"People were there out of interest and maybe a sense of frustration," said Jack Loftus, senior VP-communications for Nielsen. "I think Nielsen needs to take that to heart, take that seriously."
The standing-room-only crowd included envoys from agencies, networks, cable companies, marketers, European joint-industry committees and antitrust legal firms, along with a bevy of representatives and lawyers from Nielsen and Arbitron. Discussions focused on how to give ratings clients greater control over the audience-measurement monopolies, and examined the merits of Europe's joint-industry committees, allowing third parties to analyze audience data, and asking for greater government regulation in the measurement industry. The group emerged promising to unveil its next step in the quest to create better accountability April 19.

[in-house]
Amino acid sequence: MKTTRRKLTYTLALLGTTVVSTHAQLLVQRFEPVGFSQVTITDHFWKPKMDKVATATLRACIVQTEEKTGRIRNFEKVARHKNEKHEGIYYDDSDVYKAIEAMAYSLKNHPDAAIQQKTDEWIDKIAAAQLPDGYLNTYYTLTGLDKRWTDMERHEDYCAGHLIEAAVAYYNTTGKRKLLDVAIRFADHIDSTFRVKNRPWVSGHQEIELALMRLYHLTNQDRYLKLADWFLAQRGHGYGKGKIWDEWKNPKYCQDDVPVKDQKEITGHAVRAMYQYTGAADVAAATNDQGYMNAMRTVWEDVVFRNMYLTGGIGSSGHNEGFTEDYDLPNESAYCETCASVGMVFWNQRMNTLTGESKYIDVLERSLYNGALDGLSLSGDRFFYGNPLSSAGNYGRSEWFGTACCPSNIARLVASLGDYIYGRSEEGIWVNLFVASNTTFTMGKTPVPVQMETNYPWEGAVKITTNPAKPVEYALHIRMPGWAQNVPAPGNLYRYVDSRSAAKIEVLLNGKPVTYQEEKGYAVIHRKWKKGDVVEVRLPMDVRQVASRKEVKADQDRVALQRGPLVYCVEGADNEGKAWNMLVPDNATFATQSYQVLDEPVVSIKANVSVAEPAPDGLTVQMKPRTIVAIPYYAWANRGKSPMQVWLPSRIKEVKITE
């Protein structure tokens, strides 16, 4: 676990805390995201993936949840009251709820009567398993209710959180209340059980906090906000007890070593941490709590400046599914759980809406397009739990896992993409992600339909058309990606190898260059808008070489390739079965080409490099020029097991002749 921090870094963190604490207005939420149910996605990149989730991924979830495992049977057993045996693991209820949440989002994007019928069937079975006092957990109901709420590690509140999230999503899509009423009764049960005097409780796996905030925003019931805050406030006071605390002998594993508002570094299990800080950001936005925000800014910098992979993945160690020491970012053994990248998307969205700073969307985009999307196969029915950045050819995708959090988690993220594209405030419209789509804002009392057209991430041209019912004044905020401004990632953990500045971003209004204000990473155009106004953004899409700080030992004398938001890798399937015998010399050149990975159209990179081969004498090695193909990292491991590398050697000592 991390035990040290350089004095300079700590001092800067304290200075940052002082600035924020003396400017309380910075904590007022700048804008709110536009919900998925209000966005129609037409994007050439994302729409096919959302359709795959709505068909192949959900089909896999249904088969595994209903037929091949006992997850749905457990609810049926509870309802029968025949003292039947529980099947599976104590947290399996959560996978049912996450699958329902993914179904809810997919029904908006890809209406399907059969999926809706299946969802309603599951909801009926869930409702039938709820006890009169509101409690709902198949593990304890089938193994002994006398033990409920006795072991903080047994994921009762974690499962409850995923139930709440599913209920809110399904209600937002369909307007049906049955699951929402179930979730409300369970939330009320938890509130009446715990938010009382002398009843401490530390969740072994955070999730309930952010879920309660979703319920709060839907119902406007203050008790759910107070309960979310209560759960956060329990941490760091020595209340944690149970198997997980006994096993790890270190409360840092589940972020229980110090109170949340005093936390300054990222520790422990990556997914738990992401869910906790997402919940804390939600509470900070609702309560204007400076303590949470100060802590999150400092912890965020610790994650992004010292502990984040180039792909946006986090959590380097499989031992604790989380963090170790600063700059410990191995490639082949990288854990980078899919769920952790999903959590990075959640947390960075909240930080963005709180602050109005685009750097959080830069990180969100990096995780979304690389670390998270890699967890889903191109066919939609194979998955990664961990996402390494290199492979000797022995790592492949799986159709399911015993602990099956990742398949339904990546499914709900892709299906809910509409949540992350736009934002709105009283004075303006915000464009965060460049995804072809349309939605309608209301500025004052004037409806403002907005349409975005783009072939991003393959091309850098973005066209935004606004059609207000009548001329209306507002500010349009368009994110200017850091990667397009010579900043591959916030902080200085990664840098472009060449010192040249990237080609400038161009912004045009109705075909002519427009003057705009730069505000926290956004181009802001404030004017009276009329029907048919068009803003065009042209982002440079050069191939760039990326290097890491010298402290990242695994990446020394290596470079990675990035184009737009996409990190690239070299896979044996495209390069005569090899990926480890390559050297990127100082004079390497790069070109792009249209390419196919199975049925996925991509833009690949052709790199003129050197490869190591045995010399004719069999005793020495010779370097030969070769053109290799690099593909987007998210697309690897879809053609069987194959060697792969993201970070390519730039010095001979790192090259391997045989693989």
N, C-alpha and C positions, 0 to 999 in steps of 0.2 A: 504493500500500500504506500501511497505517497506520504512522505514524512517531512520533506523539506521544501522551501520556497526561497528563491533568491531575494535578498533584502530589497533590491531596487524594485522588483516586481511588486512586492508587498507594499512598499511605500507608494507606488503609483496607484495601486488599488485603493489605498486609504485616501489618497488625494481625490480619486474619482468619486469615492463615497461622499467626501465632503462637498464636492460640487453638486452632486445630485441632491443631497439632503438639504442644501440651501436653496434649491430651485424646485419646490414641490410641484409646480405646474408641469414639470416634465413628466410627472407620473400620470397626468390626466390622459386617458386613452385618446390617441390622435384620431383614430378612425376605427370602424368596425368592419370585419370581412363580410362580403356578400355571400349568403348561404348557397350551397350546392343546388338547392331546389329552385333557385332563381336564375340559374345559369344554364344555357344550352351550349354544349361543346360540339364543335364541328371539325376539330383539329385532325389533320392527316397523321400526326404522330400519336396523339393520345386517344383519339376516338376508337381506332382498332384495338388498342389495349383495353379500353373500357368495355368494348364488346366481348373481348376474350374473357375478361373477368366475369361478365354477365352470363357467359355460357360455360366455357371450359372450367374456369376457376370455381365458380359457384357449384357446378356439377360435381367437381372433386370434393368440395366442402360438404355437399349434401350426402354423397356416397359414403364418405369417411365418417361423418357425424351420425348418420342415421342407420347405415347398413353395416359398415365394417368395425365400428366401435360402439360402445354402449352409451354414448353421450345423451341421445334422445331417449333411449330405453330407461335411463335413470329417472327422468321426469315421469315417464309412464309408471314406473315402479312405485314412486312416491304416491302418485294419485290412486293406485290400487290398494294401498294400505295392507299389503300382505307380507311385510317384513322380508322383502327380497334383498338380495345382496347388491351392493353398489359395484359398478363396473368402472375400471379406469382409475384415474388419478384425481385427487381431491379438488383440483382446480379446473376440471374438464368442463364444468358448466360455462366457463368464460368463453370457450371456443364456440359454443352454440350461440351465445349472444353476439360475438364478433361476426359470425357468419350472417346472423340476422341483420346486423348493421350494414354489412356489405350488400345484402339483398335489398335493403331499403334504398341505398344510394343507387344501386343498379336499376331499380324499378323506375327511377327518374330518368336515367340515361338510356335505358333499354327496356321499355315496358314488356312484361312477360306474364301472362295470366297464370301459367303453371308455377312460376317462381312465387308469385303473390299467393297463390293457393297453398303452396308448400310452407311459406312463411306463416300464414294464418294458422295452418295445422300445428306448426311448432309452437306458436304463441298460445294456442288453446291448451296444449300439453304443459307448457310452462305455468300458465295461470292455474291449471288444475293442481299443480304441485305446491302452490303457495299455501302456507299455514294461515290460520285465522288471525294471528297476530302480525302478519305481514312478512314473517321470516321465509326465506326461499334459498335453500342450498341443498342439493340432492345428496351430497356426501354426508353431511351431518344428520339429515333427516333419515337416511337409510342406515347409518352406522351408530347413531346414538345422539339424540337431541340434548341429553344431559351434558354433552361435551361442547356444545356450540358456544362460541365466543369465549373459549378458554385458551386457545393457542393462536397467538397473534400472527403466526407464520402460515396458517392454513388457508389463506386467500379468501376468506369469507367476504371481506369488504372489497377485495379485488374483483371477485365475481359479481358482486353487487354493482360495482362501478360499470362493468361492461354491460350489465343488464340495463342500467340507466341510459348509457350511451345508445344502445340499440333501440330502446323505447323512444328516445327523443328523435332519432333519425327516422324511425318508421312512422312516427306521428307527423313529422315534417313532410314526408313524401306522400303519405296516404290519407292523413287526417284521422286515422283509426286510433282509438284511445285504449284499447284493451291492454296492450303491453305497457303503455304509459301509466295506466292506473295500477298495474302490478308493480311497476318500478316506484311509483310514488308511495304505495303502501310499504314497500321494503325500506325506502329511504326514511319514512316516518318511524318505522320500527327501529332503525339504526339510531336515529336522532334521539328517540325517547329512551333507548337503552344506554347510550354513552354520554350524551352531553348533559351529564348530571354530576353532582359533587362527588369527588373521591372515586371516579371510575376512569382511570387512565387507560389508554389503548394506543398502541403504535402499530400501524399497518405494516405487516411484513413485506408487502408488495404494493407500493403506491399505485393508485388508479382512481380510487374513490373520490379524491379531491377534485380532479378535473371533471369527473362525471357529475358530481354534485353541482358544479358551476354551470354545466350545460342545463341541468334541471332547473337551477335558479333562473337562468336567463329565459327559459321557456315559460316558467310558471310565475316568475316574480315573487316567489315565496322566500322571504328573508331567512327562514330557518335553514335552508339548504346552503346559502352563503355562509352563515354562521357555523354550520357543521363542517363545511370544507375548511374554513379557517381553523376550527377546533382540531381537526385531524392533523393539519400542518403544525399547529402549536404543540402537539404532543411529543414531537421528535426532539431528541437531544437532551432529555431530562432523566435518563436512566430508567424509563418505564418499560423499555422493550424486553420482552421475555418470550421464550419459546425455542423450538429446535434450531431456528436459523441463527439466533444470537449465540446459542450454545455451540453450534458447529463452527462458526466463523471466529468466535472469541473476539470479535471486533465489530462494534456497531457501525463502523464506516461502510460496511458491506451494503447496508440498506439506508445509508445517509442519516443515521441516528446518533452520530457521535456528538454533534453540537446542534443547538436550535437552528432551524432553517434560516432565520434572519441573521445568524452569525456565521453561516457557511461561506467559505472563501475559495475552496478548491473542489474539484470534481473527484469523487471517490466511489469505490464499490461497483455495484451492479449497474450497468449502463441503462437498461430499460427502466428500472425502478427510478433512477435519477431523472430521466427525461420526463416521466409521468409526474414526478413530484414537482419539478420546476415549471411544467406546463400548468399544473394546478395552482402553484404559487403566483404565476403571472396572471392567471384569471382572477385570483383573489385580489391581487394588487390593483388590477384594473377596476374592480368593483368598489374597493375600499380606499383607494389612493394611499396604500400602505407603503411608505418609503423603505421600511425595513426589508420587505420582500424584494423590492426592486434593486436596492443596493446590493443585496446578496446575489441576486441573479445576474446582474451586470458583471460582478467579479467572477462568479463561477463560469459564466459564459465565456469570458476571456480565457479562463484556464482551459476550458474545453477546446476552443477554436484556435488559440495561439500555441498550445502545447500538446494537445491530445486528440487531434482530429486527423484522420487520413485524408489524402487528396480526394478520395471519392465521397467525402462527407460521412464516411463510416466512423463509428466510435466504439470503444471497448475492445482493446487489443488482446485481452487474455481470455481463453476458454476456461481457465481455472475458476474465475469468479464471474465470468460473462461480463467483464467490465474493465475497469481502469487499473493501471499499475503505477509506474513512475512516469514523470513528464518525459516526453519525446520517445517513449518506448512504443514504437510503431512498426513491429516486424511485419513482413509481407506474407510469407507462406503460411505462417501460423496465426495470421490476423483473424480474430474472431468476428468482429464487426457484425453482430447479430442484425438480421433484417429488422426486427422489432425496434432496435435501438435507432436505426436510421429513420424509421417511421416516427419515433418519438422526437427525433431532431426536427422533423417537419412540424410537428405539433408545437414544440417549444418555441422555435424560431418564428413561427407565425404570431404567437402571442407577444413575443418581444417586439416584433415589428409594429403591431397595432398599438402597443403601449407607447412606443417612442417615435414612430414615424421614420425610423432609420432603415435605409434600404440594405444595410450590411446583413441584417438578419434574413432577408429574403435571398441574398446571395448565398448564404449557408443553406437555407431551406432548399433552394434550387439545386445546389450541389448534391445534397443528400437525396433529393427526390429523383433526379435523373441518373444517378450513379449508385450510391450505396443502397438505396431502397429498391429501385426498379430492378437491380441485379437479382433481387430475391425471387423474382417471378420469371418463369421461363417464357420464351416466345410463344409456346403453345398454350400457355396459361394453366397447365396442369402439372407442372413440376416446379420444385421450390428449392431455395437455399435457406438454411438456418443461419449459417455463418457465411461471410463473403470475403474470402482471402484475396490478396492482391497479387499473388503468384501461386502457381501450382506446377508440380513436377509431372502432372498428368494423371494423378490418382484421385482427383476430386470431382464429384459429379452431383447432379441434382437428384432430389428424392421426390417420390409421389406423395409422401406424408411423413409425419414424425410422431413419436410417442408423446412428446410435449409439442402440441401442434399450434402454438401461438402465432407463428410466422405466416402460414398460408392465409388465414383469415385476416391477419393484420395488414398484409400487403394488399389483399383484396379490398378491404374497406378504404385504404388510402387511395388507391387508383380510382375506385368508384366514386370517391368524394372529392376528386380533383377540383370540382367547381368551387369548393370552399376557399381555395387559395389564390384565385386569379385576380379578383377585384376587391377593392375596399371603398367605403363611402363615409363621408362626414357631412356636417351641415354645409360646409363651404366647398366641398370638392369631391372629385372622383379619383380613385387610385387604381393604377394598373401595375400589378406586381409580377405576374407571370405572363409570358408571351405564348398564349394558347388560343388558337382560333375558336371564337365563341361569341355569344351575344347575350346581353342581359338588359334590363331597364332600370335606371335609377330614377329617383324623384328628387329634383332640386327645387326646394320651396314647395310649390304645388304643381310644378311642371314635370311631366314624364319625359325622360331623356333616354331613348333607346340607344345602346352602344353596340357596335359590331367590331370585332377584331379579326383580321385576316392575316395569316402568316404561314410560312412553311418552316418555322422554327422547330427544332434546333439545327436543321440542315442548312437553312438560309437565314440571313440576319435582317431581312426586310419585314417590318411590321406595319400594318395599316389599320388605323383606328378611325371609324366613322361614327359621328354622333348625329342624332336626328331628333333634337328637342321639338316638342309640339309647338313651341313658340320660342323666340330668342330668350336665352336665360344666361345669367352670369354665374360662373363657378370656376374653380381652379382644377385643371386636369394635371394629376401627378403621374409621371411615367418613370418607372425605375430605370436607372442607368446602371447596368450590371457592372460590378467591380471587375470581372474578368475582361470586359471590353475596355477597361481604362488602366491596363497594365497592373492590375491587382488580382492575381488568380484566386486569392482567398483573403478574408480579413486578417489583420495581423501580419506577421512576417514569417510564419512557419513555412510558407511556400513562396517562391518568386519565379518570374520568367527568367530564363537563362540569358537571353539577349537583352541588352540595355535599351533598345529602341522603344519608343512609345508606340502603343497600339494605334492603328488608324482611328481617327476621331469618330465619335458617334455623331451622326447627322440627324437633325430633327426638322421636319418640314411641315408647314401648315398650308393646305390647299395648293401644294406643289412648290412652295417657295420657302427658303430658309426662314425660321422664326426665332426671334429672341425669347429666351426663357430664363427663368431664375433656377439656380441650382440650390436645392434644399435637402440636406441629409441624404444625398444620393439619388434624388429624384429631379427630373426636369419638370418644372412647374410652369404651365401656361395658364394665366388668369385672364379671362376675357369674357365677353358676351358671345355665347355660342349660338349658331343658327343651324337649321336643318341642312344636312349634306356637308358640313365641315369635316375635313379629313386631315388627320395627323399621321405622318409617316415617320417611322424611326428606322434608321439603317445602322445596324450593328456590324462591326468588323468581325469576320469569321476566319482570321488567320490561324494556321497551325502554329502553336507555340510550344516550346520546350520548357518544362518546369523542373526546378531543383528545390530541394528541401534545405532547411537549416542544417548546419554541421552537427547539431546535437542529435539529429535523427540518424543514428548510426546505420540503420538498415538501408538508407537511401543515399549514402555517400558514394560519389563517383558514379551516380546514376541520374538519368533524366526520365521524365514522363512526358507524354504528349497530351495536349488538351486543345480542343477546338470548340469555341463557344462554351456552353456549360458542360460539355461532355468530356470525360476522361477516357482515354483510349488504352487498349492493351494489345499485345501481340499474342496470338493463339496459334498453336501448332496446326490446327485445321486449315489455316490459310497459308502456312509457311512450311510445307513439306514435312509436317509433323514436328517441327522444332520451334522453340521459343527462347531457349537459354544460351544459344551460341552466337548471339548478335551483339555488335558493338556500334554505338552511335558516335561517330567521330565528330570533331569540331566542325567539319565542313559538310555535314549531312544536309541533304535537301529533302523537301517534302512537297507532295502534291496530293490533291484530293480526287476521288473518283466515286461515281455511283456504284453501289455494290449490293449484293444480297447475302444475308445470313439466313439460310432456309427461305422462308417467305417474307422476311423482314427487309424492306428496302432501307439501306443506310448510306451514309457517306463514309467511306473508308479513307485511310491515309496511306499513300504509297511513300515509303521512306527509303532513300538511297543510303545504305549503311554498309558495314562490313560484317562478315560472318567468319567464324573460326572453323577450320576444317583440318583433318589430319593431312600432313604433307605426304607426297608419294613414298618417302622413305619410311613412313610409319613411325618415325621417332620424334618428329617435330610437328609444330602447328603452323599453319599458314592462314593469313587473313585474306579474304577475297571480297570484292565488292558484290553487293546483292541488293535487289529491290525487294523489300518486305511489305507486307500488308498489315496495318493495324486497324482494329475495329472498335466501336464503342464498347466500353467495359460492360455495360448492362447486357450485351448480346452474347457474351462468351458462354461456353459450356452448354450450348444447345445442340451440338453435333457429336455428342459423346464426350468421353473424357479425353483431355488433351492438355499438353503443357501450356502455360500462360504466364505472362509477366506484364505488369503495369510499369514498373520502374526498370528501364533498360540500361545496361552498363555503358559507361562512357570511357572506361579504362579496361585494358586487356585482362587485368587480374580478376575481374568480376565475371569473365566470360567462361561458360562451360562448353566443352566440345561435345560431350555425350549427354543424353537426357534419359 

"Clearly a large number of media-research folks are disillusioned by the reality of a de facto monopoly, particularly in TV research," said David Marins, senior partner at MindShare, New York, who attended the meeting.
"It's silly to be measuring local markets with a paper diary and it's sort of absurd that if you have a TiVo in your home you're still excluded."
One option that garnered popular support was Europe's joint-industry-committee model. Rather than individual companies' contracting with measurement services, European ratings team up and bid out the job of audience measurement as a committee, which allows them to dictate standards such as sample size. A joint-industry committee could also dictate Nielsen release its measurements to third-party analysts, something it has recently begun doing but at a price the rest of the industry views as prohibitive.
Representatives from TNS Media Intelligence also attended the meeting. While TNS has no audience-measurement assignments in the U.S., it does measure audiences in several European countries and would be considered a prime candidate for producing third-party analytical research if Nielsen or Arbitron make that data available.